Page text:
It is easily done. But must be done ASAP. The election of the chairs occurs tomorrow.
The Presiding Officer (Elin Jones) can be emailed at firstname.lastname@example.org and the Deputy Presiding Officer at Ann.Jones@assembly.wales
Here is the text I have sent, feel free to cut and paste as much or as little as you need.
"Dear [Deputy] Presiding Officer,
I am writing to express my disbelief and disgust at the decision to allocate UKIP the Chair of the Climate Change, Environment and Rural Affairs Committee.
The UKIP local manifesto, amongst the usual lies about the costs of the EU and fantasy narrative of regaining control of immigration, included two direct references to measures to reduce the impacts of climate change: “We oppose […] wind farms” and, in a list to ’save money’, the promised to “End wasteful EU and UK subsidies to ‘renewable energy scams’, such as wind turbines and solar farms”.
Both the above give no indication that UKIP Welsh Assembly members do anything but tow the party line on climate change, i.e. they deny it’s very existence.
Climate change is a clear and present danger to people the world over. Thousands of people die every year due to climate change. Climate change drives conflict and the mass movements of people. Climate change is a threat to all of our children. It is not a joke. It is not unimportant. There is every possibility UKIP will attempt to delay policy and the making of decisions in this area, as a result, people will die.
What the hell are you doing placing the climate change denying, amateur clowns of UKIP at the head of the Climate Change, Environment and Rural Affairs Committee? Is this the result of gross ignorance or gross negligence? Why put the UKIP extremists, the only party to deny the existence of climate change, in this position?
This is an insane decision which appears to suggest the Welsh Assembly care nothing for our environment or the future generations of Wales. I urge you to investigate how this decision came about and to reverse it.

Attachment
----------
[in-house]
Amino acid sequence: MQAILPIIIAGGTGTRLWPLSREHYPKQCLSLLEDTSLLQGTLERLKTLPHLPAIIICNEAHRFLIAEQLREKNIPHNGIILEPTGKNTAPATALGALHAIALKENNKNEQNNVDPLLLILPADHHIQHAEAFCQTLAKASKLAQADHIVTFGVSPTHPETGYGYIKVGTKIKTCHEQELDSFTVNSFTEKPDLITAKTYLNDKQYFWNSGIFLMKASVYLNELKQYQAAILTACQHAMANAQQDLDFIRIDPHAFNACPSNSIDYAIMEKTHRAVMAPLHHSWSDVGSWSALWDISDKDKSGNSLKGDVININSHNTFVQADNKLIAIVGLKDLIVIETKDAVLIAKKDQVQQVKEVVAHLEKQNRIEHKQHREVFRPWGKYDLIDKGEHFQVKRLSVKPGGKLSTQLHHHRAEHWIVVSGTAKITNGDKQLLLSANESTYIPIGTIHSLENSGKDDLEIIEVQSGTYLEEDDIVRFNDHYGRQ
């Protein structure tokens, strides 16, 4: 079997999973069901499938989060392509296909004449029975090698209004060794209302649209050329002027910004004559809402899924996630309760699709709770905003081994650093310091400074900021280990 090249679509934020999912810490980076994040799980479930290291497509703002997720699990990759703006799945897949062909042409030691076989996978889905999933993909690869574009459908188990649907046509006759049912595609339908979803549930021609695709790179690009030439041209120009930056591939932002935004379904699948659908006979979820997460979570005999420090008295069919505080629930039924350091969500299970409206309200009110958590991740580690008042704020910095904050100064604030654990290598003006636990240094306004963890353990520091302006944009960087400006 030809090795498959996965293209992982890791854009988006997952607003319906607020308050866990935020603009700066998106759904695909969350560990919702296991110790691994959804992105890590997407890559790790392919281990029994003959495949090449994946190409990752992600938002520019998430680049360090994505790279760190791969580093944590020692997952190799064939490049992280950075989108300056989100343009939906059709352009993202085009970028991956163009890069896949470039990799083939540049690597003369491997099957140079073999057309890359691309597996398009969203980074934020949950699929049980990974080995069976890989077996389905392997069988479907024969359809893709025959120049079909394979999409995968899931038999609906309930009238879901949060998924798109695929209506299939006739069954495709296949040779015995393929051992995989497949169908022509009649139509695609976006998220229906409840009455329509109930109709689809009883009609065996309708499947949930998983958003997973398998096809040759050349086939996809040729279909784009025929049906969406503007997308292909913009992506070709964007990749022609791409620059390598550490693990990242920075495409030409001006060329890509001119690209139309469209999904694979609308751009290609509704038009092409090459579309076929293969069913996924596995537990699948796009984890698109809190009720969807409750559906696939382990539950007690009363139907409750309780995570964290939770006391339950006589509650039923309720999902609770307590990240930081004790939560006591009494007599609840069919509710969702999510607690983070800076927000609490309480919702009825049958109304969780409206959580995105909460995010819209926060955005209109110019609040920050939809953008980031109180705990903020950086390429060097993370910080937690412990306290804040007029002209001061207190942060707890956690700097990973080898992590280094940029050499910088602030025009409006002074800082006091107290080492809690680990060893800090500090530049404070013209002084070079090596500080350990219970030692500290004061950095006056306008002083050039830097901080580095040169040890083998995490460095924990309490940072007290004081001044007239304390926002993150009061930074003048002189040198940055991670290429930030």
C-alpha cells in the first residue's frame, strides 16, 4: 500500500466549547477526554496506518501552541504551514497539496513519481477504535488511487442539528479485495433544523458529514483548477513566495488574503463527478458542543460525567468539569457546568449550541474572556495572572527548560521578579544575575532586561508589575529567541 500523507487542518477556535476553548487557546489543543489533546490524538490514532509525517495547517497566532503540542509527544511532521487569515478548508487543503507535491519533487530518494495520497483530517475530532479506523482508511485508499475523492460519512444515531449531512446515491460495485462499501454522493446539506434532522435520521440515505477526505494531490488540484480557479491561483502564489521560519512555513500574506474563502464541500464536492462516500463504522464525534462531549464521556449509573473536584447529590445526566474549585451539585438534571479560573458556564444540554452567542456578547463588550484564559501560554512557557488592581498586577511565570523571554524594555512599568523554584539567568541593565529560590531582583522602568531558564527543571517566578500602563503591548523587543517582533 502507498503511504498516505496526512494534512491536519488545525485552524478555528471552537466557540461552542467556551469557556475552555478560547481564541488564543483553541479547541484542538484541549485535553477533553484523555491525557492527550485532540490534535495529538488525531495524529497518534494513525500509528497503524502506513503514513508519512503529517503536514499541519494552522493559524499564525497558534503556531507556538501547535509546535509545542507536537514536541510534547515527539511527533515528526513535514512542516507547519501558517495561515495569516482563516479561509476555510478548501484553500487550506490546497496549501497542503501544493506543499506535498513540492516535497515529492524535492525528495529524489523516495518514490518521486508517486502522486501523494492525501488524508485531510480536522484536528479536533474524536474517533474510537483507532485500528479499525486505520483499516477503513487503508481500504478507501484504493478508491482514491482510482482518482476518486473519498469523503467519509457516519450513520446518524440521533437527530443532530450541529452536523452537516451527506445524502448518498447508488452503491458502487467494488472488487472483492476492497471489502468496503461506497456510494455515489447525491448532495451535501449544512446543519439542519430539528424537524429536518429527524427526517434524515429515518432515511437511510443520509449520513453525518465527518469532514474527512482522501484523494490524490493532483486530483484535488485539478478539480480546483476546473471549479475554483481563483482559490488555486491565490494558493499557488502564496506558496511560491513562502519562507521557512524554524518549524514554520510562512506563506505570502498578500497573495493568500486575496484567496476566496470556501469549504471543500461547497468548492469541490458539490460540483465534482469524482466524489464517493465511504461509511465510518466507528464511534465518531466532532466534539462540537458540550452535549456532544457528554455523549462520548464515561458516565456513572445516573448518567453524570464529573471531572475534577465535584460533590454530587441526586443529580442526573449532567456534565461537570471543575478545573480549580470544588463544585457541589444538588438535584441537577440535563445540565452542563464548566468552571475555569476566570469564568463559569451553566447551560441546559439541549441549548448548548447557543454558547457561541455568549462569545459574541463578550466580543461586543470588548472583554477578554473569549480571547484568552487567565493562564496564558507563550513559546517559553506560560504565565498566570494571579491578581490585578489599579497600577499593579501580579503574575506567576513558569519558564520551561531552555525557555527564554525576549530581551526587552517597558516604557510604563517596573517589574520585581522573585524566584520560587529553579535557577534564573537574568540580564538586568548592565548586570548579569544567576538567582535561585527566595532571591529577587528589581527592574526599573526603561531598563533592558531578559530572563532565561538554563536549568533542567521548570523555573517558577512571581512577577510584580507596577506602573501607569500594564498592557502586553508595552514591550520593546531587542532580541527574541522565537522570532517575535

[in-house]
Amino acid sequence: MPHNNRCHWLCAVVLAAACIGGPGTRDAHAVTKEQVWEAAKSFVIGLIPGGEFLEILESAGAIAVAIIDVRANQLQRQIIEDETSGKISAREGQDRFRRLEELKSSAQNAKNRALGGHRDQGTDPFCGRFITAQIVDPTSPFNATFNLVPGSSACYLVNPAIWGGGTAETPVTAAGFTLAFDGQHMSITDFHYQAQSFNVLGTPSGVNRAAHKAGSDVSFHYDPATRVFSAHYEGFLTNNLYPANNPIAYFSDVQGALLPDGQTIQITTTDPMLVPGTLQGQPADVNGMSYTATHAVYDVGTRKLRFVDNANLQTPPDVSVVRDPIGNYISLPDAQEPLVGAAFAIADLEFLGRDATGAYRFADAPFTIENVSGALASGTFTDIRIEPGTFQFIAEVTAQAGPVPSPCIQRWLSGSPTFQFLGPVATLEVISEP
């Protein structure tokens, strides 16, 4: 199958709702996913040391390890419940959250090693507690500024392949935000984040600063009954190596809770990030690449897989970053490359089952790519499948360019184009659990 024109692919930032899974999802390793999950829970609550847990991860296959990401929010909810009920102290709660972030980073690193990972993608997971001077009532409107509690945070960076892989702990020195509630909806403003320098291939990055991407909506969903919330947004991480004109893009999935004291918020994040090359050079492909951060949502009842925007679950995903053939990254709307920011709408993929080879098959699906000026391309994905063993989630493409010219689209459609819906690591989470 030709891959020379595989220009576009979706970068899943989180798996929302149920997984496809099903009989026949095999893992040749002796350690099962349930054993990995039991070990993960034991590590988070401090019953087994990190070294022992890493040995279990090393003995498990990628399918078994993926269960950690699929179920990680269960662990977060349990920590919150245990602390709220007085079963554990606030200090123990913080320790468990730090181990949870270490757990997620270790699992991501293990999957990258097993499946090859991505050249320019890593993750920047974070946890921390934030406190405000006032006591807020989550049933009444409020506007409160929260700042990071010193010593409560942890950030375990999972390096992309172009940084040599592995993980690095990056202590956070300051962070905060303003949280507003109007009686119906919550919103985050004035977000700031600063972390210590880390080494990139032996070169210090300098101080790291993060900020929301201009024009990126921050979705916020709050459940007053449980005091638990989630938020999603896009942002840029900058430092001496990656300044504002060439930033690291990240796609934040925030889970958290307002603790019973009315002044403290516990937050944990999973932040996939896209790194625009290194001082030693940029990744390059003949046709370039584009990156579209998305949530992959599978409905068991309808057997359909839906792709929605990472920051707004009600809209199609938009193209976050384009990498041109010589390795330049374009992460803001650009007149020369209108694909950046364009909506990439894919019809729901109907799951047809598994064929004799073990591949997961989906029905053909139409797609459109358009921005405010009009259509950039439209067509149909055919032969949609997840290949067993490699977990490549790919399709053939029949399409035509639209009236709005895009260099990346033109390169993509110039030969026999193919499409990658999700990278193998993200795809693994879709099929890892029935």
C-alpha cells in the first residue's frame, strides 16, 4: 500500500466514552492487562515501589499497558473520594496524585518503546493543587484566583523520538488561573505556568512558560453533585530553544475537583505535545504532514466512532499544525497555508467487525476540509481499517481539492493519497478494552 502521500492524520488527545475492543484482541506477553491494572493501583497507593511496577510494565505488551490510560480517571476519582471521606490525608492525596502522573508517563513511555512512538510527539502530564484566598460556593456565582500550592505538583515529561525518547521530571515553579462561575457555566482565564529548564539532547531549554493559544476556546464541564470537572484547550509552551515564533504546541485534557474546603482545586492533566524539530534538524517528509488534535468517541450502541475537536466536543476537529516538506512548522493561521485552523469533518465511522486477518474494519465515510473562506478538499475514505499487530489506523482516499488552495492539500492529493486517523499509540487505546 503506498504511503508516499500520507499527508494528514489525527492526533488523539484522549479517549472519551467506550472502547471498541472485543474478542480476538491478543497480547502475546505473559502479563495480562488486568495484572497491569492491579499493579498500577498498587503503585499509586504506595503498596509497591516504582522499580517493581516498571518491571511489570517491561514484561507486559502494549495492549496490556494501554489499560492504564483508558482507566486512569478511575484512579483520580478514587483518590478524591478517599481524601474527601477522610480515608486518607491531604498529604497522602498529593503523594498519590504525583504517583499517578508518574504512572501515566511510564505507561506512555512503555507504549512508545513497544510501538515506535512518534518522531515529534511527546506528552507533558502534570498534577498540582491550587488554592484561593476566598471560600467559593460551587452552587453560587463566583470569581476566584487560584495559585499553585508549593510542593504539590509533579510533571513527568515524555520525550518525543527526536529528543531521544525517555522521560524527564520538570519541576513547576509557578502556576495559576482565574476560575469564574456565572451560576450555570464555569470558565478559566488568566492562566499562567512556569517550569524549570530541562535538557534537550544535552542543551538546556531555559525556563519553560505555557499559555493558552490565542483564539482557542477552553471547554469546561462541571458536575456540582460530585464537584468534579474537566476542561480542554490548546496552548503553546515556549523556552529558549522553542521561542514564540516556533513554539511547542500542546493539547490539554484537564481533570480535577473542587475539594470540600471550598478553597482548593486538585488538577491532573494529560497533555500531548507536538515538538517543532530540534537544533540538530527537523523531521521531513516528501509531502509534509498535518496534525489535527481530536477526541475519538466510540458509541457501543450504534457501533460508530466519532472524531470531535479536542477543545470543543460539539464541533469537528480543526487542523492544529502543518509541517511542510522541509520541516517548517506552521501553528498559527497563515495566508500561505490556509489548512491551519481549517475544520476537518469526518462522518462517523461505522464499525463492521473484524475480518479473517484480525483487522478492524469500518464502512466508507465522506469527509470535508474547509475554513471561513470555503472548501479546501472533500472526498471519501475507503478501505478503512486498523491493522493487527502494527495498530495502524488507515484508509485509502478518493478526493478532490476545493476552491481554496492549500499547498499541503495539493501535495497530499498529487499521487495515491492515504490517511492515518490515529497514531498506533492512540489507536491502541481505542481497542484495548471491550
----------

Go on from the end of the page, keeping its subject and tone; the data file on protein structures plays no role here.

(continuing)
Lammergeier at Sudbrook, Gwent on Thursday 12th May. Seen to fly east, then circle and head west. Possibly/probably the bird seen in Belgium on 9th May. No obvious signs of bleached flight feathers (as per at least some reintroduced birds), colour marks, etc. Video via Andrew Mason.
A larger, better quality and, hopefully, universally viewable version of the above video is now available on Vimeo here.
Looking southwest across the Levels from the Gwent Wildlife Trust's Magor Marsh reserve.
This is all a bit late in the day but,... here is a quick post providing links to the bird related documents for those (hopefully all of you) thinking of objecting (or suggesting alternatives) to the new M4 Newport bypass. Remember, all comments need to be sent to the Welsh Government by Wednesday 4th May.
Comments should be sent to via snail mail or by hand to:
Department for Economy, Science and Transport
Cardiff CF10 3NQ
Or, if you live in the modern world, email email@example.com with the title ‘Formal objection - please forward to the Welsh Government’
Of course, on Thursday 5th May you also have the opportunity to vote for a party that doesn’t support the planned motorway.
All the information as provided by the Welsh Government on the new M4 around/bypassing Newport is available here.
However, the information with regard to ecology and nature conservation is available here. This includes Chapter 10 of the Environmental Statement (the chapter on ecology and nature conservation) available here with associated figures here.
If you are most interested in the ornithological details/impacts, then the results of the bird surveys undertaken to date are described in Chapter 10, Section 10.4 (pages 97-108 [see also Appendices 10.12, 10.13, 10.16, 10.28 and 10.29 for details of the methods employed, coverage of the surveys, etc., all of which are available here (just scroll down for the appendices)]). The proposed mitigation scheme is outlined in Section 10.5 (pages 140-159). The potential impacts, as identified by the schemes environmental consultants, on breeding and wintering birds of land-take, construction activity and operational activity are described in Sections 10.7-10.9 (pages 203-206, 291-295 and 338-342). Residual Impacts on birds (i.e. the remaining potential impacts after the proposed mitigation measures are taken into account) are summarised in Section 10.12 (pages 376-378) but also see Table 10.19 (pages 347-361).